1865 The Contagious Diseases Act (CDA) was designed to protect military men from venereal diseases. The statute authorized the detention of diseased prostitutes for up to three months at certified hospitals. It may never have been enforced since no hospitals were ever certified to detain diseased prostitutes. The statute expired in 1870. 

1867 The newly created federal government passed an act which "prohibited all persons from procuring the defilement of women under the age of 21..." 

An Act respecting "vagrants" was also passed in which common prostitutes, keepers of bawdy houses and houses of ill-fame, frequenters of such houses and all persons who supported themselves for the most part by the avails of prostitution, were liable to arrest. 

Vagrants were condemned to a maximum of two months imprisonment, $50 or both. 

1871 An oact made it a requirement for women convicted under the Vagrancy Act more than once to serve their sentences in the Quebec Female Reformatory. Minimum sentence was five years in contrast to the maximum penalty under the Vagrancy Act of two months. 

1874 Vagrancy Act amended to increase penalties involved to a maximum of six months at hard labour. 

1880 The federal government decided io regulate against the prostitution of Indian women and "An Act to amend and consolidate the laws respecting Indians" was introduced. The act prohibited the keepers of bawdy houses from allowing Indian women prostitutes on the premises.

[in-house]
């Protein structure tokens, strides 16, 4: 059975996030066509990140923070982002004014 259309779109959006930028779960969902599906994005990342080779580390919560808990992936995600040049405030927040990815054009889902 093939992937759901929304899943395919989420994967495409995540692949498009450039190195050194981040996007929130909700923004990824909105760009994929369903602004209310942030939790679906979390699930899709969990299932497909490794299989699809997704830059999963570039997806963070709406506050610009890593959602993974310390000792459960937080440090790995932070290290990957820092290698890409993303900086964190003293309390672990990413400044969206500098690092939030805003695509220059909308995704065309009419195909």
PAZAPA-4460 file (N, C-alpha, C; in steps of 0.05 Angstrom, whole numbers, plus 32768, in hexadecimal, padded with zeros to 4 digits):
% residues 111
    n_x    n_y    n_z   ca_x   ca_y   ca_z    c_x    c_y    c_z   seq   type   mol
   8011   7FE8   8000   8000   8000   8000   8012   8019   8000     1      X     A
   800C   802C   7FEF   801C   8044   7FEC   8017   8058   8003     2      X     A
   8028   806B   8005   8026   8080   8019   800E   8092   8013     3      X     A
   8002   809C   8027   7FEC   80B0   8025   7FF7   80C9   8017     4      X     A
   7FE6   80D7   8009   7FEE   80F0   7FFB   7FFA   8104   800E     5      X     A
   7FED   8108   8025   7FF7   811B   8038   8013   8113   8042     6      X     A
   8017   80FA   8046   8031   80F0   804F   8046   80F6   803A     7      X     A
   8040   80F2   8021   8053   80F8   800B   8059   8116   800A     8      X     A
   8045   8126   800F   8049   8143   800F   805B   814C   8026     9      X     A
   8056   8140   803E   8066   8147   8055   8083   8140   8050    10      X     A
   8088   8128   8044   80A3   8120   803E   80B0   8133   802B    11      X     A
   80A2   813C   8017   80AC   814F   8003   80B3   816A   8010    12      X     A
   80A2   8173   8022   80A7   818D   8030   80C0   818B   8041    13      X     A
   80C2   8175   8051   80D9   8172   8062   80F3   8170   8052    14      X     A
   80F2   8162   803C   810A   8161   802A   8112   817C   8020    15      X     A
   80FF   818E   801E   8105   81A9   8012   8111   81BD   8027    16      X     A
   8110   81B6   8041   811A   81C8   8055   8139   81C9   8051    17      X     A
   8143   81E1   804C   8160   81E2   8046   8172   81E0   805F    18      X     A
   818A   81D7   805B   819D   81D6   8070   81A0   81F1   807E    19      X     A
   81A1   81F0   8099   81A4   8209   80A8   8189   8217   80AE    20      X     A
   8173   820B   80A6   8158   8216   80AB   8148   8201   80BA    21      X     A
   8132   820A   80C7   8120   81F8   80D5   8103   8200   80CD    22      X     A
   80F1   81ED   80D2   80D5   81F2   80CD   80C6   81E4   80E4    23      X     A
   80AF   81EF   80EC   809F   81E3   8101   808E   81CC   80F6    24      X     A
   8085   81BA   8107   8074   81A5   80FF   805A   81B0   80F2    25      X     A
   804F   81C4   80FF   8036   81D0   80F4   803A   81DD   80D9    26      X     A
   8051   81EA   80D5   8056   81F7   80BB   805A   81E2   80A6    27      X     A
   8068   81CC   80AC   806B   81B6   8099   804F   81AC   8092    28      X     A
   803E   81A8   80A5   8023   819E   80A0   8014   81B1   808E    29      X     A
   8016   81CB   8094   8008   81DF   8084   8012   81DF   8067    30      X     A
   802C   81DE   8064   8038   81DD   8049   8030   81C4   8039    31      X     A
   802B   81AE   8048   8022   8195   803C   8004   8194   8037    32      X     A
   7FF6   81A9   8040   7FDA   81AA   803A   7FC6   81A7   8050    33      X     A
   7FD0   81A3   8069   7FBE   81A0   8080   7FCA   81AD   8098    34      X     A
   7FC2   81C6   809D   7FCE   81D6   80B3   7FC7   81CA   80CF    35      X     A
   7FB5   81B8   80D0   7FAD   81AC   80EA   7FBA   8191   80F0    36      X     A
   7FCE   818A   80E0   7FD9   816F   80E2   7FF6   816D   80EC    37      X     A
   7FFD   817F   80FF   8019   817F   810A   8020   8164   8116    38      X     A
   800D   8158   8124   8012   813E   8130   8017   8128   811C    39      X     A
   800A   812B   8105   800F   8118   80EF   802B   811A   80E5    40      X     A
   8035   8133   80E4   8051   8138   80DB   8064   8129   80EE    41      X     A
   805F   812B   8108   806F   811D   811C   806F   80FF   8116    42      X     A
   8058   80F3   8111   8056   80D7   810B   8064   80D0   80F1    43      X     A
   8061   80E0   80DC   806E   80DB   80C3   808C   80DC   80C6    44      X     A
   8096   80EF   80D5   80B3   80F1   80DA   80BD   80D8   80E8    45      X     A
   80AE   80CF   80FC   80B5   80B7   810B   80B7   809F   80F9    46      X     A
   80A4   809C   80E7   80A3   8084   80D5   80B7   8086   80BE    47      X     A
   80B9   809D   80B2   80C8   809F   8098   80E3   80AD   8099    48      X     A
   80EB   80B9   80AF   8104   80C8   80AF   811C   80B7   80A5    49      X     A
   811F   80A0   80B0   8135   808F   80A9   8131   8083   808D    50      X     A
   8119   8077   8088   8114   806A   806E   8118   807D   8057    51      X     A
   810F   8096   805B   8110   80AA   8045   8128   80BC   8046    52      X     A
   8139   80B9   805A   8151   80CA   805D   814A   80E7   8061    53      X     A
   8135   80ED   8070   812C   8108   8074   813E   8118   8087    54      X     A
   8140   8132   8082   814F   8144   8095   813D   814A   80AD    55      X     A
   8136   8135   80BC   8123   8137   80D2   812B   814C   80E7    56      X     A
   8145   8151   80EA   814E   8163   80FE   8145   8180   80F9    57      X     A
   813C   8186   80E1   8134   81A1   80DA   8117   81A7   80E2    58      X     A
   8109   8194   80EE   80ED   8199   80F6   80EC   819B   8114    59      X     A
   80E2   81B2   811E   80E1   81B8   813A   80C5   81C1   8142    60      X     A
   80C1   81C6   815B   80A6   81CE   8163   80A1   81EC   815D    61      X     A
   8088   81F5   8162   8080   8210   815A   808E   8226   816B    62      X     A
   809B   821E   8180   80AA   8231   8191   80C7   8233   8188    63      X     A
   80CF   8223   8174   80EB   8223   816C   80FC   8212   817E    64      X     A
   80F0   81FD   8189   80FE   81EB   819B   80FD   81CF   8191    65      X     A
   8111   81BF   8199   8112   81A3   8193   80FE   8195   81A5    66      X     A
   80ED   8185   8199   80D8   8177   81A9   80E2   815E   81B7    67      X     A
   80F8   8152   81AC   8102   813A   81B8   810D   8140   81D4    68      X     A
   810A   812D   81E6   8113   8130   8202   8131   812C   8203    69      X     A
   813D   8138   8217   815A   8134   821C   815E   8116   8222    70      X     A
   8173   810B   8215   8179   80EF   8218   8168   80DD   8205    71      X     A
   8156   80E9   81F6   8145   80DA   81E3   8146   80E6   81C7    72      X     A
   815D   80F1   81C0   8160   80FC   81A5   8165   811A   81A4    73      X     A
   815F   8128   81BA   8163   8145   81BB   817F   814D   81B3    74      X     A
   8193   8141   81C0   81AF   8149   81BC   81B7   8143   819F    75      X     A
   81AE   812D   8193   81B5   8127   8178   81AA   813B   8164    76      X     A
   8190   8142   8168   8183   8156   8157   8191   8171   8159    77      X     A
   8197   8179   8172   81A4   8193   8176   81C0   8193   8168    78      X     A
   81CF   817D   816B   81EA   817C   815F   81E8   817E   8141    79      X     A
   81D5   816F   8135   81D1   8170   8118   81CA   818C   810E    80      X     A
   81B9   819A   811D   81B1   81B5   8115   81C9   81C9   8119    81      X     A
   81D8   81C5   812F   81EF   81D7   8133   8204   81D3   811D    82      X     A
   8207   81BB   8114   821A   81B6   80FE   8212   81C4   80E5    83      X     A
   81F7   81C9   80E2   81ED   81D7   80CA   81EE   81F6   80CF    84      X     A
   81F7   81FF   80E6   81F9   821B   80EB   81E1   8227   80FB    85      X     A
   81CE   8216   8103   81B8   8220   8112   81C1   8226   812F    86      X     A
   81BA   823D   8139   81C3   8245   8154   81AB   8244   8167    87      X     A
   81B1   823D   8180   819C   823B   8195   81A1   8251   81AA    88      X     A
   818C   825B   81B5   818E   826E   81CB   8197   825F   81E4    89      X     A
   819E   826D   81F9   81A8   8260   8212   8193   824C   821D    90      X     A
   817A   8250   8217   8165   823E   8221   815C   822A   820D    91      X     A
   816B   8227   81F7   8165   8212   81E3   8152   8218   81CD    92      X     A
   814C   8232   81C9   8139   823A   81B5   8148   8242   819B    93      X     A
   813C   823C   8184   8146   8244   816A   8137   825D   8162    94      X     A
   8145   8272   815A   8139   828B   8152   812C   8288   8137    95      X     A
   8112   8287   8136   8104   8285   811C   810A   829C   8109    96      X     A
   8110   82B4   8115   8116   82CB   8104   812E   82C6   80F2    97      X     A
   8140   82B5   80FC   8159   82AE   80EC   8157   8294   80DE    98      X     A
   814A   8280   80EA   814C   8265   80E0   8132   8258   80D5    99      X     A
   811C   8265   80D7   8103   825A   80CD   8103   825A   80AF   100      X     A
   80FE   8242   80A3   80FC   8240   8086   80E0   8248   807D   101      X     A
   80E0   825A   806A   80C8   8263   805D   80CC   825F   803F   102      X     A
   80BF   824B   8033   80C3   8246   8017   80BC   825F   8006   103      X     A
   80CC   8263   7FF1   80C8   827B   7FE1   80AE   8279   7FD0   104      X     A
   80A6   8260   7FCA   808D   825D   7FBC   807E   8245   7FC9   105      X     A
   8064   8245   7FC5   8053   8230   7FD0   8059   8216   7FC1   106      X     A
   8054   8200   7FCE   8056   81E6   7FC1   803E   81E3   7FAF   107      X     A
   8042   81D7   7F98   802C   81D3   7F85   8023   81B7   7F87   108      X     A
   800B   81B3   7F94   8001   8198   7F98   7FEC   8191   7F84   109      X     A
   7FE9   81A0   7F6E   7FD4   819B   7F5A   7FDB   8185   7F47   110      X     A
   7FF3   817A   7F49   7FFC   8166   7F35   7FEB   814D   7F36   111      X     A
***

1879-1899 Legislators began to enact a rash of provincial statutes to remove young girls from the custody of parents who lived in a socially unacceptable manner and to transfer them to newly-established industrial refuges for girls. 

1882 An Ontario Grand Jury recommended that imprisonment as well as a fine should be inflicted on keepers of bawdy houses, that present laws should be strictly enforced, and that "every publicity be given to those who frequented brothels." 

1984 To ensure that native Canadians could' be convicted of being brothel keepers, the Indian Act (see 1880) was amended to state specifically that keepers of "tents and wigwams," as well as houses, fell within the bawdy house provisions. 

1886 An amendment to the Indian Act provided that every Indian keeping or frequenting a disorderly house, tent or wigwam used for such purpose was also liable. The federal government repealed this provision in 1887 and added a new one meant to apply only to Indian women prostituting themselves. 

1886 An Act respecting offences against public morals and public convenience was created. It made it an offence to entice a woman to a brothel, or to knowingly conceal her. It forbade men to seduce and have illicit connections with any woman of previously chaste character. Bawdy house provisions were re-enacted with additional prohibitions against being an inmate. 

1892 Enactment of the Criminal Code. The federal government adopted a statute against procuring women for unlawful carnal connection and made it unlawful for parents or guardians to encourage the defilement of their daughters or wards. Conspiracy to defile was also prohibited. Provisions under the Indian Act were inserted into the Criminal Code but restricted to unenfranchised Indian women only.

This legislative picture would remain in place until 1972. Most of the statutory amendments in the 20th century did no more than add a few peripheral offences against prostitution-related activities and fine-tune the penalties. 

1907 Definition of a bawdy house amended to include "a house, set of rooms or place of any kind kept for the purposes of prostitution or occupied or resorted to by one or more persons for such purpose." 

1909 The penalty for procuring women increased from a maximum of two years to a maximum of five years.